Board Member Carol Hancock tells of her own experience with childhood cancer.

Being the youngest of nine, Paul went everywhere with us, from baseball practice to recitals to school plays. He was a good sport, rarely complaining about being dragged to yet one more place for one more event. But one time he was different. That time we were off to a Little League game, and suddenly Paul started whining. "Carry me," he said. "Please carry me." "But Paul," I said, "you're three and a half now. You're a big boy, too big for me to carry."

The next day, he woke up with a fever and swollen glands. Must be the flu, I told myself, and we headed to the doctor's office. That night, the doctor called us. "We got Paul's blood test results," he said, "and we think he might have leukemia. It's just a suspicion, but . . . ."

 

That's when our nightmare began. My husband David tried to reassure me. He said, "The doctor said he suspects. He didn't say he knows." I shot back, "If he called, he doesn't just suspect."

 

After more blood tests, the diagnosis was confirmed. My little boy had acute myelogenous leukemia.

We knew nothing about leukemia, white cell counts, platelets. All I could think was, "How could this be happening? These things happen to other people, not to us!”

 

Everything happened so fast. One day I thought my son has the flu, and the next thing I know he's a patient on Division 28, what was then the oncology unit at Children's Hospital. We were supposed to go to my in-laws' 50th wedding anniversary party the night he was admitted. What were we supposed to do? How could we just leave Paul? And what about our other children? How were we supposed to tell them about Paul? I felt so lost and so afraid with nowhere to turn. I talked to Paul's oncologist, Dr. Sallan. I rambled, but he understood. "Mrs. Hancock," he said, "we'll take good care of Paul here. Take your other children to the party. And tomorrow, bring them all to my office. I'll help you tell them about Paul."

 

That's what we did. The next day, we packed our eight other kids into the car, ranging in ages from eight to sixteen, and headed to Division 28. Dr. Sallan met us in the playroom. That's where we all sat, on kiddie chairs around the kiddie table. And slowly, quietly, Dr. Sallan explained about Paul and his disease-what it was and what it wasn't. He told them it's not contagious, not hereditary. He assured them that nothing they said or did made Paul sick. He explained that saying "get lost" didn't make it happen. And even though Paul is sick, they'll sometimes still get mad at him, and that's okay. Dr. Sallan thought of everything that could go through a kid's head. He got us through that day. He got us through many days.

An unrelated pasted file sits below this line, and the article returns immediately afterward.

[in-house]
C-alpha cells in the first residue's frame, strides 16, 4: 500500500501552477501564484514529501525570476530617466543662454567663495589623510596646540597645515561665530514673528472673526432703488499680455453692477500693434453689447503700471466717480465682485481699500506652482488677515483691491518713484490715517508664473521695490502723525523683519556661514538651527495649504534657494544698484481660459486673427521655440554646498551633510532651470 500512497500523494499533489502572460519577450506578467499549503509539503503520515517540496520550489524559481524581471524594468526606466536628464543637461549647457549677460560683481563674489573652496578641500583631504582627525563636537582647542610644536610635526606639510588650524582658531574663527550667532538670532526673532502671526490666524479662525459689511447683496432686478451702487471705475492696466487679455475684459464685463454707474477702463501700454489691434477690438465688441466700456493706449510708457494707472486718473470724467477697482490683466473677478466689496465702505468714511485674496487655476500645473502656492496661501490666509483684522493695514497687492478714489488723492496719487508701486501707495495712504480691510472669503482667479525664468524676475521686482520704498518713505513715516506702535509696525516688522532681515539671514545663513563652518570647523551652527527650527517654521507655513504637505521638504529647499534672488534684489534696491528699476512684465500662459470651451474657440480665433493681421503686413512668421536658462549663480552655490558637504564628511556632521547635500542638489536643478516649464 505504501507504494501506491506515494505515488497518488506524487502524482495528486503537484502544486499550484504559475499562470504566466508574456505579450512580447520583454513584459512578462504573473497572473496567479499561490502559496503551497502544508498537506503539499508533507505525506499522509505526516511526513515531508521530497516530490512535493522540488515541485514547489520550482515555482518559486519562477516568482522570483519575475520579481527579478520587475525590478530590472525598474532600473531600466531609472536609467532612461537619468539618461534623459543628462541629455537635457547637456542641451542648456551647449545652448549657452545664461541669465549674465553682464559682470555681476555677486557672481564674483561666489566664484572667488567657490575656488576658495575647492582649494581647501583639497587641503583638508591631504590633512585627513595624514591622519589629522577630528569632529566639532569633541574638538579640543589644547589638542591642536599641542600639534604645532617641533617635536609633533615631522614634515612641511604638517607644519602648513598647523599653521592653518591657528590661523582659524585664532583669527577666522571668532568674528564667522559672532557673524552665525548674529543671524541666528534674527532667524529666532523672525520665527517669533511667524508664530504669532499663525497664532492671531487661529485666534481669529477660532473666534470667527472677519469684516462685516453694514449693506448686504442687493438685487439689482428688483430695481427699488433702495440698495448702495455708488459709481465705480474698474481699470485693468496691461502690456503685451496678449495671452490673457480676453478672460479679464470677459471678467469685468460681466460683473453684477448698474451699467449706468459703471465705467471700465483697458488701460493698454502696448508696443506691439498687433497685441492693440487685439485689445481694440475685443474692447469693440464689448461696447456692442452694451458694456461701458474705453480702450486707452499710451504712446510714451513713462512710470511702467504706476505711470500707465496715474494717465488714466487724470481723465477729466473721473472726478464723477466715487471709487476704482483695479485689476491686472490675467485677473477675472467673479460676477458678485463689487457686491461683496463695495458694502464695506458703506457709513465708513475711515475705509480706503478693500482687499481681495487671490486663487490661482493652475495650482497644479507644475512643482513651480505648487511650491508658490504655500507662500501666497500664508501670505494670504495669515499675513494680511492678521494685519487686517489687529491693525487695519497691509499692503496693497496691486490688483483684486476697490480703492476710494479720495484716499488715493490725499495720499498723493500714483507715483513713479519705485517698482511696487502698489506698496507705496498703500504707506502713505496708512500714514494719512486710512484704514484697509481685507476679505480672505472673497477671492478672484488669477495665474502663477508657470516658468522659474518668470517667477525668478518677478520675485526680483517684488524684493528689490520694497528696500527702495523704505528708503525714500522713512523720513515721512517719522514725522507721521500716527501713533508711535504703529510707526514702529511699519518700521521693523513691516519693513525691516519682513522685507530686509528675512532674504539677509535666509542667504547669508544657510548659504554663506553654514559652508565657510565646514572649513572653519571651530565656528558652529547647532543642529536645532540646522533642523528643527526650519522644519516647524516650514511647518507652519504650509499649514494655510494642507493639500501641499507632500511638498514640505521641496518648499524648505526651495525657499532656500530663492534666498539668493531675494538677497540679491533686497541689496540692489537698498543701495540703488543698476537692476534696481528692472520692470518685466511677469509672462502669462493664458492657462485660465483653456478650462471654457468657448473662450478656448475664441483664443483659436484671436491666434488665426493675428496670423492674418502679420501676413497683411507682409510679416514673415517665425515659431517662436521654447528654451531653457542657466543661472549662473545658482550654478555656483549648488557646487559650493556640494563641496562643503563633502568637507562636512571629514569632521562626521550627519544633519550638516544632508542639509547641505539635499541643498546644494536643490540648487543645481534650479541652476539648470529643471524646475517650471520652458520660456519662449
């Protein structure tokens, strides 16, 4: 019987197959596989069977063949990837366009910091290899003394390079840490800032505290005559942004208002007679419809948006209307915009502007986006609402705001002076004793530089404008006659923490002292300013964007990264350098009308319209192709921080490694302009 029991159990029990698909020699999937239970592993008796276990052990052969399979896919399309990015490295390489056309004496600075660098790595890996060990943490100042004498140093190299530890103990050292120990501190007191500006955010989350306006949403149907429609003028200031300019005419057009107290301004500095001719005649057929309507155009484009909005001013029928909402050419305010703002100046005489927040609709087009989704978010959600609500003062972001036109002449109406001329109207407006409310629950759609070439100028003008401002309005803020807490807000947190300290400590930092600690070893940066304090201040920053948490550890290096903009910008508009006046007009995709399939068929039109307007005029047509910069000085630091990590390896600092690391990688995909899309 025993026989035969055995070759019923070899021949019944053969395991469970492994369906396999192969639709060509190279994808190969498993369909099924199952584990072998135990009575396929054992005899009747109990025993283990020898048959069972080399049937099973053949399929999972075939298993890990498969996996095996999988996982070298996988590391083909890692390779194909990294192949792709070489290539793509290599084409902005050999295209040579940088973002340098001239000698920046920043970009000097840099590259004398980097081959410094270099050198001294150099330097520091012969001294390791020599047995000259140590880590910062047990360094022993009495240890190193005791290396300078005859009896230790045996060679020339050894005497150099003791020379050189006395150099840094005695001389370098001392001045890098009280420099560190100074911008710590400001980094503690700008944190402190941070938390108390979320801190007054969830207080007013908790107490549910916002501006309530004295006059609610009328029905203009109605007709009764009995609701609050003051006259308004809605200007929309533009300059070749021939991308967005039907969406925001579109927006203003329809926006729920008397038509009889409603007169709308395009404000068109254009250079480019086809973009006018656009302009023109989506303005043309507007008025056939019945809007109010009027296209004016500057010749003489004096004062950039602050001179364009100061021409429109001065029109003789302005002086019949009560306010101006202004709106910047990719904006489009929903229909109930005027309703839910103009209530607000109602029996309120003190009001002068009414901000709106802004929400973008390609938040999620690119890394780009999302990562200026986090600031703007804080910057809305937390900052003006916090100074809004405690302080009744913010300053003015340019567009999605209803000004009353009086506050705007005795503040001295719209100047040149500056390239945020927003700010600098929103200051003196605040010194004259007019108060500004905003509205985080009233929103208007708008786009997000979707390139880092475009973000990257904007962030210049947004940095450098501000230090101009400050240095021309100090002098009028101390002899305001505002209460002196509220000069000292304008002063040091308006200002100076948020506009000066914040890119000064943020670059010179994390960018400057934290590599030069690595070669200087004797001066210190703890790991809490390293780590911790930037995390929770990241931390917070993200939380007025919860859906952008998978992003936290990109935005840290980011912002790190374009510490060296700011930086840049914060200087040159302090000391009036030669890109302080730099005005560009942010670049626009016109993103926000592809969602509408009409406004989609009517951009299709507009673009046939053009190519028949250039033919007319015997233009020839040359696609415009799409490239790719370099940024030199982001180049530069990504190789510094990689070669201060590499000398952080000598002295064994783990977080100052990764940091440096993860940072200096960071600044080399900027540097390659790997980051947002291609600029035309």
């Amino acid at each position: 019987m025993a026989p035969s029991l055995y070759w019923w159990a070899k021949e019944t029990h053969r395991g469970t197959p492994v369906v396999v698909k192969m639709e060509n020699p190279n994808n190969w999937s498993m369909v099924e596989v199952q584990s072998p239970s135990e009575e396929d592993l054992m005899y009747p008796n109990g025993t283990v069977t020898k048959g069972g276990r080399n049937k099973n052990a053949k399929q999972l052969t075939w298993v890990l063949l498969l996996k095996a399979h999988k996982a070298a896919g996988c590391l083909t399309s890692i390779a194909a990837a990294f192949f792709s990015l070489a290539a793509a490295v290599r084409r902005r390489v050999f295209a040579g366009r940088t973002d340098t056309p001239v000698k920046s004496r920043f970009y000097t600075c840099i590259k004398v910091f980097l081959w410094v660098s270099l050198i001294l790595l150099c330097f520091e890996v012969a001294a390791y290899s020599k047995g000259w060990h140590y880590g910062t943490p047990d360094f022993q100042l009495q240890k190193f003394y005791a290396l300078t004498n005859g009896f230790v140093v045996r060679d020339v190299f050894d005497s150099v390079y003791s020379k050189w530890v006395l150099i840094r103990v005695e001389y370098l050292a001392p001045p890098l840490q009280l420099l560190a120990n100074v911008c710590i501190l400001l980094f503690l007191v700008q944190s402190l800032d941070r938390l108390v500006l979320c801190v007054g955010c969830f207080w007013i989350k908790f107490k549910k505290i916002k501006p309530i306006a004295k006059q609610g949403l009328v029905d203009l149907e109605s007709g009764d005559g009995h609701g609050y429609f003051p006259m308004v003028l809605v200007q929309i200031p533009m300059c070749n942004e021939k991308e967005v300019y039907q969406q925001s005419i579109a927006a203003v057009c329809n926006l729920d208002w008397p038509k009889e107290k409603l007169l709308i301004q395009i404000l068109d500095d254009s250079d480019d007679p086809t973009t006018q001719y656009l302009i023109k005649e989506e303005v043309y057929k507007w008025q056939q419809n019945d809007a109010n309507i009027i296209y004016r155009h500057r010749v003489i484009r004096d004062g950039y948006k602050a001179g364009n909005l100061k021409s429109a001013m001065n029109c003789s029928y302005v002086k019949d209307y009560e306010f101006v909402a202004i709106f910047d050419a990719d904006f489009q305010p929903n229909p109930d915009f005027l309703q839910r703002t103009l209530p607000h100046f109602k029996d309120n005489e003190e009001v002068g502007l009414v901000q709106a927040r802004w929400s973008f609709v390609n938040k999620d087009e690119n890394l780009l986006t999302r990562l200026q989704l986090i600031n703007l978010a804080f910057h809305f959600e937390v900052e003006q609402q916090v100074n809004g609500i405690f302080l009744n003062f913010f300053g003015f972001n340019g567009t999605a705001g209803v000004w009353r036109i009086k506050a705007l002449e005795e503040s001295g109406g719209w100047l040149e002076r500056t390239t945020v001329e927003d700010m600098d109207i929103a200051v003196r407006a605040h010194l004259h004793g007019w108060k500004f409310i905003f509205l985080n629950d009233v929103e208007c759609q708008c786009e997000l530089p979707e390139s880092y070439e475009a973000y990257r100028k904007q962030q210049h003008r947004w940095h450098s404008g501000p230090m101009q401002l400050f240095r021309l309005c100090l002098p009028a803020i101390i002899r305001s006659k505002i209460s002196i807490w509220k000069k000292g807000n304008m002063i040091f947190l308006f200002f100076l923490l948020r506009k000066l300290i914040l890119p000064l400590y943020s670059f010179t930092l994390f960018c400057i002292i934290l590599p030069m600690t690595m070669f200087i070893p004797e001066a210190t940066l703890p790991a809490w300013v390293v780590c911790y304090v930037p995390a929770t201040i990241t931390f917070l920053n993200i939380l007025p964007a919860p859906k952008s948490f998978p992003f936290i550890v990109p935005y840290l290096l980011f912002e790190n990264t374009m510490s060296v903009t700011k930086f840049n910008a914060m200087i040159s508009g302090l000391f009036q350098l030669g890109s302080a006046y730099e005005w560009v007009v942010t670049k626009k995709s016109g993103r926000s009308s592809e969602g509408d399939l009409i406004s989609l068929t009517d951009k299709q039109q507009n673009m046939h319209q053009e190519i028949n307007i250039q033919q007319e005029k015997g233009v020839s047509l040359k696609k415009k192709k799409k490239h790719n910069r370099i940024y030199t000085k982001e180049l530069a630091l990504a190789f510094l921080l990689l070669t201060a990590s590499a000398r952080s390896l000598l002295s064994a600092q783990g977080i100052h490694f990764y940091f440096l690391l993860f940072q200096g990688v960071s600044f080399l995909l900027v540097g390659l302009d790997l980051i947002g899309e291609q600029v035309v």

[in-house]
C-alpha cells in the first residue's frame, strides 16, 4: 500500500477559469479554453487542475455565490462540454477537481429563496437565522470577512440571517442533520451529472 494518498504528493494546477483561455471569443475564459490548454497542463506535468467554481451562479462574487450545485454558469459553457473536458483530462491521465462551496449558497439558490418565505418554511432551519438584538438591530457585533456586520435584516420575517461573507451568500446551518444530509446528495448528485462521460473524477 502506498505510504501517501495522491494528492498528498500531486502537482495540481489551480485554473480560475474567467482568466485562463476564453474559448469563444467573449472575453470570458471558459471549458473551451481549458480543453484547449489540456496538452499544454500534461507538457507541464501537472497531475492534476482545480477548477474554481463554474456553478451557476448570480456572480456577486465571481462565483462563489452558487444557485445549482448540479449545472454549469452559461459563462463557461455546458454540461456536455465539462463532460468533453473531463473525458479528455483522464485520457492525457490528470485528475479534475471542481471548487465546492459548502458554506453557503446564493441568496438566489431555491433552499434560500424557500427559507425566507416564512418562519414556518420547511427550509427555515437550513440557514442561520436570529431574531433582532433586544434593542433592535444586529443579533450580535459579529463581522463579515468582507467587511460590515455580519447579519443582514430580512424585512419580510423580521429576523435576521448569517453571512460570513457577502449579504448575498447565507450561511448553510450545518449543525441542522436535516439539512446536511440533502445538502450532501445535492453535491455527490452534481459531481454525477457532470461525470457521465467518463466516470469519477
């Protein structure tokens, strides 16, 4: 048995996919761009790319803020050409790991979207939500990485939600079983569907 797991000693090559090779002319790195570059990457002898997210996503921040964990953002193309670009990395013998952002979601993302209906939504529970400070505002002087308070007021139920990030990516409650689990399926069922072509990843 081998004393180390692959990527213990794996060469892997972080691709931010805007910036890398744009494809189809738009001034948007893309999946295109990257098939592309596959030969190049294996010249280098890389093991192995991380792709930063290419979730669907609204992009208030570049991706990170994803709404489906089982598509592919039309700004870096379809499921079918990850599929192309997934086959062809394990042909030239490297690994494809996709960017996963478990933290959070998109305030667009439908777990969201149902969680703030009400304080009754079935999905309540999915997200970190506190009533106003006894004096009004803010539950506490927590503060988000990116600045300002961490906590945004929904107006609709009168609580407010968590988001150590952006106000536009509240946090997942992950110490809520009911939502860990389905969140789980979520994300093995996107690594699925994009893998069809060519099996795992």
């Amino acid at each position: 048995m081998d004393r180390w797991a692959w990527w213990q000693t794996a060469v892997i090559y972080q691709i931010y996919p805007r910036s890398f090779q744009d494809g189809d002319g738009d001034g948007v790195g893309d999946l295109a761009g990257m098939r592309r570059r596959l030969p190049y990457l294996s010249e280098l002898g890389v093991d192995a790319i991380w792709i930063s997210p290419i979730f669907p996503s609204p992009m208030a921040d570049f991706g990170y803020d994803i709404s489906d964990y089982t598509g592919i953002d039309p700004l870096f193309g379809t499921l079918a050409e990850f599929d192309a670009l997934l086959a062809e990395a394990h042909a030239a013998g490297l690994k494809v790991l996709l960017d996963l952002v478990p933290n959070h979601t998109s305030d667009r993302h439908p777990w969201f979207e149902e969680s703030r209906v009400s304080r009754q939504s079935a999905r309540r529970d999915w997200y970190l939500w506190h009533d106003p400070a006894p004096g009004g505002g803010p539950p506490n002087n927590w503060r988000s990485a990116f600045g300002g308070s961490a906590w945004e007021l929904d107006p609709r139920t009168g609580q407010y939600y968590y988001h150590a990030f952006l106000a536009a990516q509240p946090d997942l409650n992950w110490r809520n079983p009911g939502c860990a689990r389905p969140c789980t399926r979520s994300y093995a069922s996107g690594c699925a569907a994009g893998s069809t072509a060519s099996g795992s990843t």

When Paul was diagnosed more than 25 years ago, there was little in the way of treatment. Bone marrow transplants were a new procedure, and that was our one real hope for Paul. But who could donate the bone marrow? Everyone in our family was tested, and our second youngest, Christopher, was a perfect match. So we were set. A bed would be ready for Paul after Christmas. We were nervous, but excited. We had hope.

 

In late December, we learned that Paul couldn't have the transplant after all and that he only had six weeks to live. Dr. Sallan helped us break the news to our three youngest kids. He explained that sometimes people with cancer make it and sometimes they don't.

 

Those last weeks were so hard for all of us, especially the kids. They adored Paul. He was the youngest, their baby. "Paul Goofy" they called him, and he'd smile, "I'm not Paul Goofy. I'm Paul Gregory."

 

He was always in pain. He was so weak that he could barely walk. He was in and out of the hospital those last few weeks. It was so hard for him there and he had been through so much already-radiation, needles, endless IVs, five spinal taps in two weeks. Whenever we'd get near the hospital, he'd say, "I'm not going upstairs, am I, Mama?" "I'm sorry, honey," I would always tell him, "I can't promise you anything."

 

On February 8, 1976, we wrapped Paul up in a blanket and drove to the hospital for the last time. When we got to there, Paul cried, "I don't want to go upstairs, Mamma. I don't want to go upstairs." I held Paul while he got his pain medication, and then I said, "Don't worry, honey, we're going home now."

 

Paul died that night at home, surrounded by family who loved him.

 

If Paul had lived, he'd be in his forties today. But life took a different turn for him, for us all.

 

Two months after Paul died, I started volunteering at Dana-Farber Cancer Institute and I didn't leave for 22 years. At my retirement party, the doctor who treated Paul approached me. This time I didn't call him "Dr. Sallan," I called him "Steve."

"Steve," I said, "I was hoping you'd speak at my party." He put his arm around me and said, "Carol, today I didn't want to stand before you. I wanted to stand with you." Then he hugged me, and I felt so much for this man who had been Paul's doctor and who was now my colleague and friend.

 

"You ended where you began," he told me.

 

Carol Hancock is a founding member of the Friends of the Jimmy Fund and of the House. She retired from the Board of Directors in 2013, but continues to be an active volunteer.